Comfort Kitchen is bringing a new meaning behind comfort food to Dorchester.
After three years of operating as a residency pop-up restaurant out of Little Dipper in Jamaica Plain, Comfort Kitchen opened its own doors in January out of a historic building that used to be a public restroom until 1974.
Despite the remodel and the change of reason behind entering, people from near and far with all kinds of different backgrounds are still walking through its doors with one mission – and this time, it has to do with food. To the Comfort Kitchen team, their new location feels like it was meant to be.
“This is where our home is, so it feels really special to work right in the neighborhood,” Managing Partner Biplaw Rai said. “It really doesn’t feel like work to be honest.”
As for what that so-called “work” constitutes, it’s simple: share global cultures through food.
“For us, identity is big, and you can see it in our food. We call it global comfort food. All these foods were immigrant food at one point in their lifespan,” Rai said. “We really work hard to tell not just immigrant stories but stories that reflect the diaspora and South Asian spice trade,” Chef Partner Kwasi Kwaa added.
The two met at a bakery in Cambridge in 2009 and have been friends ever since. Now, they’re business partners and storytellers.
Maybe that story is told through their okra dish, which perfectly depicts the spice trade and the vegetable itself traveling around the world in a blend of ingredients that might not be the typical dish. Their menu shares the origin stories of each item so eaters can really see where their food is coming from. Even their beverages created by Beverage Director Kyisha Davenport include spices and ingredients from around the globe!
Since their residency days at Little Dipper, Kwaa has produced the menu with Chef de Cuisine Shelley Nason like one produces music – which is fitting considering when most people hear residency, they assume it has to do with a show, not a meal. To him, the menu is made up of a lot of different components that come together to make a song, representing a lot of cultures all in one.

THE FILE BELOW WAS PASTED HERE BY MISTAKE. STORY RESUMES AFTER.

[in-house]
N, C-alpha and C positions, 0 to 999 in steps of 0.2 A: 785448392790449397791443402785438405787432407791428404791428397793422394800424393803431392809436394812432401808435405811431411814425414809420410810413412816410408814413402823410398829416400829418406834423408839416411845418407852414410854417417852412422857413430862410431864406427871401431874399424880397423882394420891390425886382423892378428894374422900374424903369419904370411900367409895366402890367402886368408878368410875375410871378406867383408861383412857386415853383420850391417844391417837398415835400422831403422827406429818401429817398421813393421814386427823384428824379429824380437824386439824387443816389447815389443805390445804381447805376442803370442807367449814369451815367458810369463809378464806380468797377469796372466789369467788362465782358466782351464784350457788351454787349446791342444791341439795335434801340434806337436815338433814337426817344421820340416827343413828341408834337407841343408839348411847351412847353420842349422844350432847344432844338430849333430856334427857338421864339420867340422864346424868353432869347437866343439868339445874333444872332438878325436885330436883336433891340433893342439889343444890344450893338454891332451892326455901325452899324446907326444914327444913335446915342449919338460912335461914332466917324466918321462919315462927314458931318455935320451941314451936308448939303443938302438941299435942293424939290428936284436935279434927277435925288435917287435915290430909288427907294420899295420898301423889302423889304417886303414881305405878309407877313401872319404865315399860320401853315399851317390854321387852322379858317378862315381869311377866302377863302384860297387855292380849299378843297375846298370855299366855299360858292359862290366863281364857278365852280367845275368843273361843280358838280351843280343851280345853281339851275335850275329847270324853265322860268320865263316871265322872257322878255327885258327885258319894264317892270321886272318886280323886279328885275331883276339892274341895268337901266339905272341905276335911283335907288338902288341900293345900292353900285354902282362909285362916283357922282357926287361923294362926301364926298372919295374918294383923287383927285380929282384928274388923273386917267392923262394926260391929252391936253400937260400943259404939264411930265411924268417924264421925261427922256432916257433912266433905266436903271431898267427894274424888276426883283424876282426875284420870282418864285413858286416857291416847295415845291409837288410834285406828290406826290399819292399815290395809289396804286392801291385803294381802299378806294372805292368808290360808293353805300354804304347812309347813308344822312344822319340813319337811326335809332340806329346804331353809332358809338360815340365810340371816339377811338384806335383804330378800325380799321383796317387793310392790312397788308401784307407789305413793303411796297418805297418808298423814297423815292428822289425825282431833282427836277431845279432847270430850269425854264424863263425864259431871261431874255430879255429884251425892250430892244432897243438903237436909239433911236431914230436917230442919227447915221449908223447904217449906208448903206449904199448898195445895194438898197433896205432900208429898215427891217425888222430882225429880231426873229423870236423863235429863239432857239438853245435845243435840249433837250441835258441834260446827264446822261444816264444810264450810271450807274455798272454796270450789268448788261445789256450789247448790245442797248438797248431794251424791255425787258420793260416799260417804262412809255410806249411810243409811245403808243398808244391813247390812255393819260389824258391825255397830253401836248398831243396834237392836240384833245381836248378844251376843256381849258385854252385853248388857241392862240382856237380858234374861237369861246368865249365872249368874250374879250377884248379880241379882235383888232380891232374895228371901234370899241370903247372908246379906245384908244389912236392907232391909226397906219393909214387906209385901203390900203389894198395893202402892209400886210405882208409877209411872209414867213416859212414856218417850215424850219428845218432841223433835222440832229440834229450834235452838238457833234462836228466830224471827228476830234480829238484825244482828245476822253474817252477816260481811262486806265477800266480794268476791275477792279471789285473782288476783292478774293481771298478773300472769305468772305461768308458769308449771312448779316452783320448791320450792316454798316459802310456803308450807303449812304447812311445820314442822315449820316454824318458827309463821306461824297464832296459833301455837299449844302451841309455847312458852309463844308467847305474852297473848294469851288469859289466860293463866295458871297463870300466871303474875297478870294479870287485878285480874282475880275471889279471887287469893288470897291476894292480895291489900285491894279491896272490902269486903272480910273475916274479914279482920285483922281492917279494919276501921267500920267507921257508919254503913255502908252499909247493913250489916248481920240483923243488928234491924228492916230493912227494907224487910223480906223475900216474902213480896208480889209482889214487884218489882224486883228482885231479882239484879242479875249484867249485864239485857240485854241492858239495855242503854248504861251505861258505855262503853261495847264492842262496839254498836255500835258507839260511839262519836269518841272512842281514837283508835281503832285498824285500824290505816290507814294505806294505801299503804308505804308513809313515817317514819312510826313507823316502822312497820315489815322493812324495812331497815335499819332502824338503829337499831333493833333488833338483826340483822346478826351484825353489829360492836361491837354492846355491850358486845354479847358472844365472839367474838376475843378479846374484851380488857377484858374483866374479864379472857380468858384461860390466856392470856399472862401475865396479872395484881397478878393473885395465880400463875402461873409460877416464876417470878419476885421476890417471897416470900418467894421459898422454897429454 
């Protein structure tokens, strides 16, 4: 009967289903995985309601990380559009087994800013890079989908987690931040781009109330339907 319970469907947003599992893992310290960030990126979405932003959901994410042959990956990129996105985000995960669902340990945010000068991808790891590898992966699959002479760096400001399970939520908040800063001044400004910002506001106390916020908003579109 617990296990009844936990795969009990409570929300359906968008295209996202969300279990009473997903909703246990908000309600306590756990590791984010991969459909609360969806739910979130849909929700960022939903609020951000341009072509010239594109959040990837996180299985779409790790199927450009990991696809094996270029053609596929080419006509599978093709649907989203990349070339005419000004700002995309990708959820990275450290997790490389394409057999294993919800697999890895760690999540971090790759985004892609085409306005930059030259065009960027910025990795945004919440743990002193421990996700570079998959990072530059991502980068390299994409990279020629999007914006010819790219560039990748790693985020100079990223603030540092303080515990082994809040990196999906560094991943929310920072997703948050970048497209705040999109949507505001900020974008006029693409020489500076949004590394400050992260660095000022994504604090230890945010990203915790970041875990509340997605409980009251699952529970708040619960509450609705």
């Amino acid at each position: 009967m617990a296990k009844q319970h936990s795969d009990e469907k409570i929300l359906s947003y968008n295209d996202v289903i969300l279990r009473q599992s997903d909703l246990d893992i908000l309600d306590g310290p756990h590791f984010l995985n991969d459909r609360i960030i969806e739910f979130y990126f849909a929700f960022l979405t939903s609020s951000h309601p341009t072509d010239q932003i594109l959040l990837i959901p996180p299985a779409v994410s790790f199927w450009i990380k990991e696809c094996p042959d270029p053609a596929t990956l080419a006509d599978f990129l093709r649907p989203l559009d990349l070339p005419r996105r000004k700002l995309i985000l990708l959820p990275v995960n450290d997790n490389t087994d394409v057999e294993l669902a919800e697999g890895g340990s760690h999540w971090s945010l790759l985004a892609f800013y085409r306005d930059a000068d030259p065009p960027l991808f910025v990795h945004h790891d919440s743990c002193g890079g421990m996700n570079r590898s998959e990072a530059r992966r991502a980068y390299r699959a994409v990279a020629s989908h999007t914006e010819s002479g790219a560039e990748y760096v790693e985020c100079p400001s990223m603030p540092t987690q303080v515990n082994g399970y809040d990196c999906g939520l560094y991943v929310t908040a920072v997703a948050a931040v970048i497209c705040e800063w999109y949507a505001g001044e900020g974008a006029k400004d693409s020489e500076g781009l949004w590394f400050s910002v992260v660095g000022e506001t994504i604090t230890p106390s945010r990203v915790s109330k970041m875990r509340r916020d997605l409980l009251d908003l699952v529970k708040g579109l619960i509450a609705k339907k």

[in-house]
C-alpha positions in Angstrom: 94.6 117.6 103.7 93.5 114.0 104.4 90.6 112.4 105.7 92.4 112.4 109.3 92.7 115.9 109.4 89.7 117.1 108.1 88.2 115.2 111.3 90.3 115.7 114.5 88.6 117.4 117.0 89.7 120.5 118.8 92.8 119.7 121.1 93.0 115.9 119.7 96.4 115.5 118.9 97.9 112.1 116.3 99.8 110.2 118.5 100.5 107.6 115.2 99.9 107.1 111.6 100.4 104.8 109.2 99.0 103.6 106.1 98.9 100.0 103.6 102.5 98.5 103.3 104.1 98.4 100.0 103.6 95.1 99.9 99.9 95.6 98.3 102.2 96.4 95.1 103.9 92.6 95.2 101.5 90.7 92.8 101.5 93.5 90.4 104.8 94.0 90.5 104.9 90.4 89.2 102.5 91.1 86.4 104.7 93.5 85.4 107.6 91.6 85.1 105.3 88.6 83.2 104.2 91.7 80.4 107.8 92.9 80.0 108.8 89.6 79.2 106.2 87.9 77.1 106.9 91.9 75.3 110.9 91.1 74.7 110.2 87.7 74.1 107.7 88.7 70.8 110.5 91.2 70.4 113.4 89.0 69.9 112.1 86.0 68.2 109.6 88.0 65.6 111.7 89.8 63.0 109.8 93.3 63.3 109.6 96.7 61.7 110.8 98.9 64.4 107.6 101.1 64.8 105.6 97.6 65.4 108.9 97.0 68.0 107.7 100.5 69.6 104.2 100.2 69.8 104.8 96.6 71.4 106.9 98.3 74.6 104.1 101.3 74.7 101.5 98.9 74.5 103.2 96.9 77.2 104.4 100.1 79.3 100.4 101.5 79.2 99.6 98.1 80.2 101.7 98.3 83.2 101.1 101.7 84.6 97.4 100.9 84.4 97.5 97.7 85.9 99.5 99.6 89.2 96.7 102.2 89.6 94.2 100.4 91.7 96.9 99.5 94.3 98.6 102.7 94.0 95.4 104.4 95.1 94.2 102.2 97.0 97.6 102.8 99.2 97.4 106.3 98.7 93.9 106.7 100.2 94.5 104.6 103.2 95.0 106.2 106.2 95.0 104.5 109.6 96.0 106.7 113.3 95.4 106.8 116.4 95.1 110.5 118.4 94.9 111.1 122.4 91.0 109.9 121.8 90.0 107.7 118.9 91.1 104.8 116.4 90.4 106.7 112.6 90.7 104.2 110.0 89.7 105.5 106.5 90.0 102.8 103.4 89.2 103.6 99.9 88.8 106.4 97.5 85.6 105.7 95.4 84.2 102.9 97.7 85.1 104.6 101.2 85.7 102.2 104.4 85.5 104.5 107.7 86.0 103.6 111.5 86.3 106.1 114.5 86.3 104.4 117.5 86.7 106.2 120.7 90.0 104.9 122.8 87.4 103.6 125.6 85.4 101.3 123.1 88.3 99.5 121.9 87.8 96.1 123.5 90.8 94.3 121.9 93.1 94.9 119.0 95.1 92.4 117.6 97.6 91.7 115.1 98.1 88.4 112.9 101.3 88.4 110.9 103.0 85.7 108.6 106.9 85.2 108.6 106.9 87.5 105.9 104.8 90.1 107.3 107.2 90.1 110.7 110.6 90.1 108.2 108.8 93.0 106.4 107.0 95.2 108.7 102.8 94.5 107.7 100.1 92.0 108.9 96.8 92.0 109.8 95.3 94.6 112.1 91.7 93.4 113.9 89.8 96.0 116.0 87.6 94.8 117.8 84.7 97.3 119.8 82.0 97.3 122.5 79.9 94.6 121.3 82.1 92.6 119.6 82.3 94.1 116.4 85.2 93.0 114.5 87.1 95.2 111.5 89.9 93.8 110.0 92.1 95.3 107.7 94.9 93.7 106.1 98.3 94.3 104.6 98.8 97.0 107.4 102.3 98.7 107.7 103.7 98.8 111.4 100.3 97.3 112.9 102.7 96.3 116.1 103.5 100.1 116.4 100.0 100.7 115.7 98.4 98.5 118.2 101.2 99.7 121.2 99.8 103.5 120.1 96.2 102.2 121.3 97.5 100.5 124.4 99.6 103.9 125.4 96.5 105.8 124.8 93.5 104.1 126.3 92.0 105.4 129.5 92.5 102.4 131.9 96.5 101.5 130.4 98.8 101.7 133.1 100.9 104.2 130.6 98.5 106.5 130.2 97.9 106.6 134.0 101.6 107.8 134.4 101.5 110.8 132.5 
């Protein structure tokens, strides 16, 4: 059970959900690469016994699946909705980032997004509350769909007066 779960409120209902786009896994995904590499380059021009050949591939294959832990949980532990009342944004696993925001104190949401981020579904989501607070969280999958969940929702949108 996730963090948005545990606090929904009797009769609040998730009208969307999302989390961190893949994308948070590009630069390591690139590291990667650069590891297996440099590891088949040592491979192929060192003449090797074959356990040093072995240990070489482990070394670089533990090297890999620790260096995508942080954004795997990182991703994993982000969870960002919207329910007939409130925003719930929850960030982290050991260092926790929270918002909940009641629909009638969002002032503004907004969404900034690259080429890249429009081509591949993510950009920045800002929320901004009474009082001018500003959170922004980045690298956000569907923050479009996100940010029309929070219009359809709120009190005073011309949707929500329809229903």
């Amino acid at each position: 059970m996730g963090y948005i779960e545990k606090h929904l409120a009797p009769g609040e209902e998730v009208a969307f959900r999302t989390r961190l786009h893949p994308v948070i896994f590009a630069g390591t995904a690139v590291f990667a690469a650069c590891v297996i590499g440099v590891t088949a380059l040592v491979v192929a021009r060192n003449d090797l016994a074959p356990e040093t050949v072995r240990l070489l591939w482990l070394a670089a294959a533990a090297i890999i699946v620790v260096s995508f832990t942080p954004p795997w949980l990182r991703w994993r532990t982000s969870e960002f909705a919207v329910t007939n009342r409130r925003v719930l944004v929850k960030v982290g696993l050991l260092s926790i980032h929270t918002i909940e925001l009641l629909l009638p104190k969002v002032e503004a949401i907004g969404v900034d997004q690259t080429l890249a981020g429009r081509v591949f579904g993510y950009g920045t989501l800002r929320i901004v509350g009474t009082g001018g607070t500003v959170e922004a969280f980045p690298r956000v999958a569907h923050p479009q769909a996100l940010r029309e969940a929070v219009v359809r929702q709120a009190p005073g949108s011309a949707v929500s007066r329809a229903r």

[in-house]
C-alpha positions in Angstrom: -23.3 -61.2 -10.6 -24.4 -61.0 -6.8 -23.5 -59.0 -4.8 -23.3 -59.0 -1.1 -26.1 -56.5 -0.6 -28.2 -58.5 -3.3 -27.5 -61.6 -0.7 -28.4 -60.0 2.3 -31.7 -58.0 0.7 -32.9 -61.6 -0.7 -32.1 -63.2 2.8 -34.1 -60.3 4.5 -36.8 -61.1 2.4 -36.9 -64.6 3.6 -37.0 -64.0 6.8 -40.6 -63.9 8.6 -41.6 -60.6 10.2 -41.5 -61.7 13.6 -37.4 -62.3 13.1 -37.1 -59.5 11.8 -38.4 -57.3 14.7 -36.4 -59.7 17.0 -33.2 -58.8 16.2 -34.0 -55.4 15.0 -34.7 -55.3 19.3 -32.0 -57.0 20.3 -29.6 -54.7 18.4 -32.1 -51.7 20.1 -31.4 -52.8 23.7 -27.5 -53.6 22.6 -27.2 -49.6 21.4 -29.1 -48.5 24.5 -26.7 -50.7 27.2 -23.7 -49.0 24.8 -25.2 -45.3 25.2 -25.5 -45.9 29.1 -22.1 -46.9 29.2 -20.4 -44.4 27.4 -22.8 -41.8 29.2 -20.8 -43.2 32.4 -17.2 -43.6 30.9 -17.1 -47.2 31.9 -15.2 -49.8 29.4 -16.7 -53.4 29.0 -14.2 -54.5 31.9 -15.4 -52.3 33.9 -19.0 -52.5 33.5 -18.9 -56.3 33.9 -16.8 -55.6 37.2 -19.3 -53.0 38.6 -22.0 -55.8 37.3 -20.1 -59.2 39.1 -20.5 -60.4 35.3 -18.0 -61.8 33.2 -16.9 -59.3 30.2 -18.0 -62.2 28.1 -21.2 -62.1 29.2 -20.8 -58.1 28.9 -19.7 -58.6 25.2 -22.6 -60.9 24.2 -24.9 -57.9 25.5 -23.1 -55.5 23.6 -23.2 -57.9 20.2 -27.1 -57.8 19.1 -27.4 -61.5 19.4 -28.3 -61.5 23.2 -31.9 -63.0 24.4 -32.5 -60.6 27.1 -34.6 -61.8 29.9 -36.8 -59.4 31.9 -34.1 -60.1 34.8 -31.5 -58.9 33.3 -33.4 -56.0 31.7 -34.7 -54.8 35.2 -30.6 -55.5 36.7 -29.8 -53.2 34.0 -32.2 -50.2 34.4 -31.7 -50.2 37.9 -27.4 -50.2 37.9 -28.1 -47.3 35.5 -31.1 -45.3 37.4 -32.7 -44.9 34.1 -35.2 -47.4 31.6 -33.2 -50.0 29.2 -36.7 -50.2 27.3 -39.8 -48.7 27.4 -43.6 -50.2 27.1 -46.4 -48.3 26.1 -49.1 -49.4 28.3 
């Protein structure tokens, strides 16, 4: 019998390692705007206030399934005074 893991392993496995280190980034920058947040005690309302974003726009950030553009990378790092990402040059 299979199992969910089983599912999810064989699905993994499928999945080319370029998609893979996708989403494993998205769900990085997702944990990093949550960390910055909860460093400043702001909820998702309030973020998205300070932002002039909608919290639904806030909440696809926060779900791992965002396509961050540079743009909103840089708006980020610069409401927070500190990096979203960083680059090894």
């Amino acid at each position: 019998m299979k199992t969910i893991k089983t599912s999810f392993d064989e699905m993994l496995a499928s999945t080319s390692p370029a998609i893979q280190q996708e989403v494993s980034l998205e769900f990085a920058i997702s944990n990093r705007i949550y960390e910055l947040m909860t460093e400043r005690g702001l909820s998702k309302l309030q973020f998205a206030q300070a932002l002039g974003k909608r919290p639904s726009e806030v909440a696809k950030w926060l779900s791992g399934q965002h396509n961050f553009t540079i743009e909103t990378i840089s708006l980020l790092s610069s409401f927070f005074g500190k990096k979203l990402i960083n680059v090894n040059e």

But don’t ask Kwaa what his favorite menu item is. That would be like asking him who his favorite child is – it can’t be done.
Aside from introducing new food to the neighborhood, the Comfort Kitchen team wants to do what they can to fix the commonplace restaurant culture. After their combined 20+ years of experience, Rai and Biplaw have seen firsthand just how broken the restaurant industry is. They knew they would change it if they ever were to be in the business.
“The restaurant industry can be a toxic work culture. We’ve seen the good, the bad and the ugly,” Rai said. “We are not even attempting to change the whole industry, we just want to have a great working space where people are heard, paid well and have a work-life balance.”
Since opening, Rai says the response has been incredibly humbling and positive and they are looking forward to all that is to come with this new venture.
“We’re a very community-focused business, and to see people from different parts of our external communities come in and appreciate what our internal community is trying to do is very special to us,” Kwaa said.
Support the Comfort Kitchen community by visiting them during the day for a revamped PB&J named “Justice for All” after Rai’s son Justice or in the evening for some plantain chips and spice-roasted eggplant.
But don’t forget to get the pistachio cardamom ice cream. After all, there is always room for dessert.
Comfort Kitchen is located at 611 Columbia Road. To view the menu or learn more information, visit their website here!
Cafe: Mon–Sat 8am–3pm
Dinner: Tue–Sat 5-10pm
Closed on Sunday
Make sure to follow Comfort Kitchen on Instagram too!